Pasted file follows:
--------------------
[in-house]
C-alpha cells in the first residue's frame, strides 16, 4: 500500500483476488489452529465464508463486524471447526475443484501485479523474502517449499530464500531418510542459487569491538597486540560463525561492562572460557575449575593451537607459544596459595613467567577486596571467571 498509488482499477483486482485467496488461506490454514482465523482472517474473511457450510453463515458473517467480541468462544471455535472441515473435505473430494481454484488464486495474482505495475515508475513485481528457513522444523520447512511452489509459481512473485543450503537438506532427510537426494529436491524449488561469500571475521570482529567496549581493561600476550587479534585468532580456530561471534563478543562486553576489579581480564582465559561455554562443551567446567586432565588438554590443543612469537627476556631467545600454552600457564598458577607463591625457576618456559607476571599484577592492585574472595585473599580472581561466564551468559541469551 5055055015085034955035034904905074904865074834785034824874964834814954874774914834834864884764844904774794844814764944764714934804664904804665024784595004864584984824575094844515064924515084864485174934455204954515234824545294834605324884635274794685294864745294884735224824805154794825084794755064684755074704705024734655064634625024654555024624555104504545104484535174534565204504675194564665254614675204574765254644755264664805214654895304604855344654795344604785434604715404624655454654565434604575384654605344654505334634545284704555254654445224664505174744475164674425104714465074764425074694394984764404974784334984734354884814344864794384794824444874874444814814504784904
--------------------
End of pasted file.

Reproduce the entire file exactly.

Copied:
[in-house]
C-alpha cells in the first residue's frame, strides 16, 4: 500500500483476488489452529465464508463486524471447526475443484501485479523474502517449499530464500531418510542459487569491538597486540560463525561492562572460557575449575593451537607459544596459595613467567577486596571467571 498509488482499477483486482485467496488461506490454514482465523482472517474473511457450510453463515458473517467480541468462544471455535472441515473435505473430494481454484488464486495474482505495475515508475513485481528457513522444523520447512511452489509459481512473485543450503537438506532427510537426494529436491524449488561469500571475521570482529567496549581493561600476550587479534585468532580456530561471534563478543562486553576489579581480564582465559561455554562443551567446567586432565588438554590443543612469537627476556631467545600454552600457564598458577607463591625457576618456559607476571599484577592492585574472595585473599580472581561466564551468559541469551 5055055015085034955035034904905074904865074834785034824874964834814954874774914834834864884764844904774794844814764944764714934804664904804665024784595004864584984824575094844515064924515084864485174934455204954515234824545294834605324884635274794685294864745294884735224824805154794825084794755064684755074704705024734655064634625024654555024624555104504545104484535174534565204504675194564665254614675204574765254644755264664805214654895304604855344654795344604785434604715404624655454654565434604575384654605344654505334634545284704555254654445224664505174744475164674425104714465074764425074694394984764404974784334984734354884814344864794384794824444874874444814814504784904